Well yes, let me first say that if we have a leak on you, it’s Pravin Gordhan. In the middle of all this mess he’s running around doing what is necessary to save us and running around the world saying, “South Africa’s fine, South Africa has a democracy, South Africa has a constitution. You can invest safely, we will respect the law, we will respect the law of contract, you can invest in South Africa” doing everything he can to achieve the number one priority which is jobs for people. Because Jacob Zuma wants to defend his friends, the Guptas, he recalls him.
Now what message does that send to the world? No, that you can’t and no, that he can’t say that and no, that there can’t be any confidence in the future of South Africa because we cannot do other priority things we have to do which is attract investment and grow jobs unless we have good government that people can trust and that can create a context where people want to be, where people want to invest their money, where people want to raise their children and where people believe there’s a future.
Pravin Gordhan understands that 100% and is trying to do that and Jacob Zuma is trying to defend, not only his meal ticket but his banquet ticket because the money involved is just incomprehensible numbers when you look behind, for example, the nuclear deal and other things and which Pravin Gordhan just refuses to sign, absolutely correctly and so does his Deputy Mcebisi Jonas and so did Nhlanhla Nene before him. So, it is extraordinary to see the people who are really putting themselves on the line for South Africa being taken out by a person who only has his own interests at heart and that is where the difference lies.
Now the trouble is he’s got a network of people who are also implicated in the whole network. So they have what Bathabile Dlamini’s called “smallanyana skeletons” and they can’t go against Zuma because the whole house will come crashing down. So let’s hope that Neville is right, that there is going to be a split in the ANC and that the good guys triumph and maybe in coalition with us. Let’s hope that that happens.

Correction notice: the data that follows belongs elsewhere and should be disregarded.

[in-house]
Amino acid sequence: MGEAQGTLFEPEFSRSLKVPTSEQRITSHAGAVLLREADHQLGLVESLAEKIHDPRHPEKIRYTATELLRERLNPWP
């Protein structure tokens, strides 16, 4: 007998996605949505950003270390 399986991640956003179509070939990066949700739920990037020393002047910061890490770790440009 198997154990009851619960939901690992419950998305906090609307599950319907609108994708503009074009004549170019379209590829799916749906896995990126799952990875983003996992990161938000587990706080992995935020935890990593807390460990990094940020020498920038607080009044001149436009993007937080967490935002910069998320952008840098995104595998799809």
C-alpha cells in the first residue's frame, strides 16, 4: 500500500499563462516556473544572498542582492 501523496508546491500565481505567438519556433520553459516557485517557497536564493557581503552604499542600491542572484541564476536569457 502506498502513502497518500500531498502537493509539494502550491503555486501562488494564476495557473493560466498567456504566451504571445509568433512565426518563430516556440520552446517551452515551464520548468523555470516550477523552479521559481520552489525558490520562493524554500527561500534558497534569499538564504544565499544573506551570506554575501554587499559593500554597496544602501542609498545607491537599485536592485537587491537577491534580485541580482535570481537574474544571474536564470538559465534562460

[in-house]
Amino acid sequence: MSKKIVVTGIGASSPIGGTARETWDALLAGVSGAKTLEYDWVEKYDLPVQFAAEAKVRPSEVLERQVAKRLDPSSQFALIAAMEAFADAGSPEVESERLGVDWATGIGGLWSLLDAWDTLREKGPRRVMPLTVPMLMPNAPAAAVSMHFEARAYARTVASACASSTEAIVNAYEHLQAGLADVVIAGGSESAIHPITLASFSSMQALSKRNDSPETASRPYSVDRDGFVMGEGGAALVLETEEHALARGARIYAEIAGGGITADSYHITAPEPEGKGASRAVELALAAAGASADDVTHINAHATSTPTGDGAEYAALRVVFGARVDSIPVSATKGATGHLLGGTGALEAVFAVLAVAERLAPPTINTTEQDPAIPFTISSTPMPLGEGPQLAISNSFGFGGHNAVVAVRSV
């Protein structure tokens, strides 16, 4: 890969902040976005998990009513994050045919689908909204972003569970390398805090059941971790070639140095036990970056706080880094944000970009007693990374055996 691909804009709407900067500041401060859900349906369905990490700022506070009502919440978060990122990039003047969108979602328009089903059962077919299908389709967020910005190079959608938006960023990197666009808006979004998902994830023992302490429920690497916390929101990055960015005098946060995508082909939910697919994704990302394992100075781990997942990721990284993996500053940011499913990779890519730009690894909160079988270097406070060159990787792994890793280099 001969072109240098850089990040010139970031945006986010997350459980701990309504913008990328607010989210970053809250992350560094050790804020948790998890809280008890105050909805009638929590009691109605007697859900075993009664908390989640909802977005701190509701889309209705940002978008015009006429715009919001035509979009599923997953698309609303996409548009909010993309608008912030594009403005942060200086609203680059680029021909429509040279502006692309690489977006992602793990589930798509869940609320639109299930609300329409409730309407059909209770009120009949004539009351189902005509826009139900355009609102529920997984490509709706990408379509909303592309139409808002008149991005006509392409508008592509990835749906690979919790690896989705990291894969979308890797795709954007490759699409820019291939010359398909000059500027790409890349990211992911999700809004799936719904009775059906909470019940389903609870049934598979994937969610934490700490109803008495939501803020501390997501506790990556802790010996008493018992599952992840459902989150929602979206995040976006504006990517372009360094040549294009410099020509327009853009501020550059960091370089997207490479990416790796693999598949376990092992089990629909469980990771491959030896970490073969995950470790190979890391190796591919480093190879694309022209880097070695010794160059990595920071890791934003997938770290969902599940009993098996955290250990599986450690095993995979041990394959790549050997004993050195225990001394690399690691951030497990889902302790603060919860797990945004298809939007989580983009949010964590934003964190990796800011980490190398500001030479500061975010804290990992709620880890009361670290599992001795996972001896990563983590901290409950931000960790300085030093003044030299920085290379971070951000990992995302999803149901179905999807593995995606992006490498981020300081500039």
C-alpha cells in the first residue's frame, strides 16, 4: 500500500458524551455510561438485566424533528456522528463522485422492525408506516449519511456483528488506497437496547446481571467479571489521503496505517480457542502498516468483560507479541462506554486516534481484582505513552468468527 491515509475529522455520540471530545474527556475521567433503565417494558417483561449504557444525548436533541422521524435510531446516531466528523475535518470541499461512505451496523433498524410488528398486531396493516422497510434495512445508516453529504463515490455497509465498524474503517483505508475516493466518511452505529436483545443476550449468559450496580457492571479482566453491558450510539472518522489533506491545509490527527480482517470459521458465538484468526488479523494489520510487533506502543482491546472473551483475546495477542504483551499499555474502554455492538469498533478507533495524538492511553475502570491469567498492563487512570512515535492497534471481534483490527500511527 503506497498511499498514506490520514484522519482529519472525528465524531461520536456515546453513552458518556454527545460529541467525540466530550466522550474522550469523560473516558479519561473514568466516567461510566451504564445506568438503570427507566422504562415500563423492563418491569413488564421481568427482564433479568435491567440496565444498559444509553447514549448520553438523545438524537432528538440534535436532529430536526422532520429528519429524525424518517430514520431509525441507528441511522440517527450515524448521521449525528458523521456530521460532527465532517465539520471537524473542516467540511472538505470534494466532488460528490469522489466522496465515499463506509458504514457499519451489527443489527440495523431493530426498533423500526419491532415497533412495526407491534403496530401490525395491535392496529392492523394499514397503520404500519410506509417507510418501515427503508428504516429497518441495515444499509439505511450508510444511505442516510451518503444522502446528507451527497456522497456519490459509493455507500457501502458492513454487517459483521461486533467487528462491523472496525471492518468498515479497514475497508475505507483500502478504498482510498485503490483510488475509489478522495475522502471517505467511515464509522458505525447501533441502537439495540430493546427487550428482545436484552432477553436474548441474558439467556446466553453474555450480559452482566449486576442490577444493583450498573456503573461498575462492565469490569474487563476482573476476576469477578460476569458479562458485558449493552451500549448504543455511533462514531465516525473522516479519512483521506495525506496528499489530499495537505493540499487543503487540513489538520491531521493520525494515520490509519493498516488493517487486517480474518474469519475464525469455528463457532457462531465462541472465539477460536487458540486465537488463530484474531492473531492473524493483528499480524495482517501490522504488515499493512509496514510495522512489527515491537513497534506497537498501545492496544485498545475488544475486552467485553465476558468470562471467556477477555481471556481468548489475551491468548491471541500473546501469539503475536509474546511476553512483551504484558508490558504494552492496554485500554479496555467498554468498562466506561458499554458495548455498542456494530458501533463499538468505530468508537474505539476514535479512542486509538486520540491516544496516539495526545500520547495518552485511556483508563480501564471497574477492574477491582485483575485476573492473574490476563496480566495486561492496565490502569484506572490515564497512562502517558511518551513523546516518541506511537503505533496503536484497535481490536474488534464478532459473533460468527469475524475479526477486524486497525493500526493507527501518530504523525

Aaron Maliki, come speak to us.
[Vernacular]. Helen, I just want to ask you just one question. You know, we’ve been working with you many years in a difficult situation, guys all over the communities, we love you so much, but there’s a question that’s going around now that you really were looking out for the plight of our black and poor people in this country, but now they are saying (some of them, not all of us, we still love you), but some of them are saying now, how can I say, the government or something like that back the white people.
Is your heart, you’re still the same, you want to stay in this country, but some people are saying Helen Zille, she wants now to leave politics and then making sure that everything is back now, gets back to the same. Can you just give a guarantee and help on that please?
Thank you, Aaron.
Right, can you help us?
Yes, okay I’ll answer this question in English. Pastor Makili and I have worked for years together, literally for years and I think when I was still Mayor of Cape Town I gave him an award for the work he’s done.
I’ve always stood up for the same thing Mfundisi. I’ve stood up for an equal future for every South African and I believe the choice in South Africa is not between black and white because we’re finished as a country if we let it be that. The choice in South Africa is between blue, yellow, and red and we have to look which party, the blue party, the red party, or the yellow party, offers the best option for every child and everybody’s future in South Africa. This government has done more for education, for health, for transport, against drugs and drug dealers, for economic growth and jobs than any other one in the country. That’s why this province has grown 30% in the last 15 years in terms of demography and why unemployment is the lowest in the country.
So we’ve not only made up for the population increase, but we’ve exceeded the growth and brought down unemployment which is an absolute miracle in the circumstances. The most important thing is to look at how the difference a government makes and whether it puts its money where its mouth is. We have had a massive redistribution budget to the poor areas of the city which is what we needed to do. We give the biggest subsidies for free basic services than any province, anywhere and any city anywhere and we would have finished taking away those shacks along the N2 a long time ago if there hadn’t been so much community conflict.